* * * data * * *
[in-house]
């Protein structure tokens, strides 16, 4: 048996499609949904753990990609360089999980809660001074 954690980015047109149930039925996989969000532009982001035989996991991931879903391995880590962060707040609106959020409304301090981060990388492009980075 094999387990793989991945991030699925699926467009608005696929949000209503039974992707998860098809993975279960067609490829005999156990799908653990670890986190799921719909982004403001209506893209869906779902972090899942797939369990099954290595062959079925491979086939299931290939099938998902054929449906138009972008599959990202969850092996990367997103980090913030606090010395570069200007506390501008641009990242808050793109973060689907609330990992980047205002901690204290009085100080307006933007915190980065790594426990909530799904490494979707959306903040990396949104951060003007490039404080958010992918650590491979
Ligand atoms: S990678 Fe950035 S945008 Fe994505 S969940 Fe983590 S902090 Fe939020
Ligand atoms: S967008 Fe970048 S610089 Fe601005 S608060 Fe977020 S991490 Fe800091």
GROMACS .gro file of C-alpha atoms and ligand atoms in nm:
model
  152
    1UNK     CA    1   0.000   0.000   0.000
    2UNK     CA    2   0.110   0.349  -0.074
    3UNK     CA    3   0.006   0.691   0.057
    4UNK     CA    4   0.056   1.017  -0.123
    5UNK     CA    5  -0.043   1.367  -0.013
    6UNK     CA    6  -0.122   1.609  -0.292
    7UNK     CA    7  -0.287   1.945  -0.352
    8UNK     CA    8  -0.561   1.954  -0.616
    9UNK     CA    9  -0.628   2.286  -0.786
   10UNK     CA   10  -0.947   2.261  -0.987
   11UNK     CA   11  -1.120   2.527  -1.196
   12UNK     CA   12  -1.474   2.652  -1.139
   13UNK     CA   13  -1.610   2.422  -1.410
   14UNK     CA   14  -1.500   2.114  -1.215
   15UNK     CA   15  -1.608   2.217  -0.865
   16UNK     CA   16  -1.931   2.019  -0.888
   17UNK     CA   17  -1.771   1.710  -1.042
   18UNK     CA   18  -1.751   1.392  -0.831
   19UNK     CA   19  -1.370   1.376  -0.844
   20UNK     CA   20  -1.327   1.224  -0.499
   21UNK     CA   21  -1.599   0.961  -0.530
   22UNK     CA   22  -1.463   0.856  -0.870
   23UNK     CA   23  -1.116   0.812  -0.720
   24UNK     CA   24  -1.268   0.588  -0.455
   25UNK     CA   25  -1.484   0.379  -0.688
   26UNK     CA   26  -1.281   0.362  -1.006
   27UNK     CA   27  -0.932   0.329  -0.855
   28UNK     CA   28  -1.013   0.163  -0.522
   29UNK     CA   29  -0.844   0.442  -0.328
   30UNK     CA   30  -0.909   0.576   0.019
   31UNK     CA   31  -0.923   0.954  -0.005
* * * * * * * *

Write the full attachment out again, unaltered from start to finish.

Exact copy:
[in-house]
């Protein structure tokens, strides 16, 4: 048996499609949904753990990609360089999980809660001074 954690980015047109149930039925996989969000532009982001035989996991991931879903391995880590962060707040609106959020409304301090981060990388492009980075 094999387990793989991945991030699925699926467009608005696929949000209503039974992707998860098809993975279960067609490829005999156990799908653990670890986190799921719909982004403001209506893209869906779902972090899942797939369990099954290595062959079925491979086939299931290939099938998902054929449906138009972008599959990202969850092996990367997103980090913030606090010395570069200007506390501008641009990242808050793109973060689907609330990992980047205002901690204290009085100080307006933007915190980065790594426990909530799904490494979707959306903040990396949104951060003007490039404080958010992918650590491979
Ligand atoms: S990678 Fe950035 S945008 Fe994505 S969940 Fe983590 S902090 Fe939020
Ligand atoms: S967008 Fe970048 S610089 Fe601005 S608060 Fe977020 S991490 Fe800091």
GROMACS .gro file of C-alpha atoms and ligand atoms in nm:
model
  152
    1UNK     CA    1   0.000   0.000   0.000
    2UNK     CA    2   0.110   0.349  -0.074
    3UNK     CA    3   0.006   0.691   0.057
    4UNK     CA    4   0.056   1.017  -0.123
    5UNK     CA    5  -0.043   1.367  -0.013
    6UNK     CA    6  -0.122   1.609  -0.292
    7UNK     CA    7  -0.287   1.945  -0.352
    8UNK     CA    8  -0.561   1.954  -0.616
    9UNK     CA    9  -0.628   2.286  -0.786
   10UNK     CA   10  -0.947   2.261  -0.987
   11UNK     CA   11  -1.120   2.527  -1.196
   12UNK     CA   12  -1.474   2.652  -1.139
   13UNK     CA   13  -1.610   2.422  -1.410
   14UNK     CA   14  -1.500   2.114  -1.215
   15UNK     CA   15  -1.608   2.217  -0.865
   16UNK     CA   16  -1.931   2.019  -0.888
   17UNK     CA   17  -1.771   1.710  -1.042
   18UNK     CA   18  -1.751   1.392  -0.831
   19UNK     CA   19  -1.370   1.376  -0.844
   20UNK     CA   20  -1.327   1.224  -0.499
   21UNK     CA   21  -1.599   0.961  -0.530
   22UNK     CA   22  -1.463   0.856  -0.870
   23UNK     CA   23  -1.116   0.812  -0.720
   24UNK     CA   24  -1.268   0.588  -0.455
   25UNK     CA   25  -1.484   0.379  -0.688
   26UNK     CA   26  -1.281   0.362  -1.006
   27UNK     CA   27  -0.932   0.329  -0.855
   28UNK     CA   28  -1.013   0.163  -0.522
   29UNK     CA   29  -0.844   0.442  -0.328
   30UNK     CA   30  -0.909   0.576   0.019
   31UNK     CA   31  -0.923   0.954  -0.005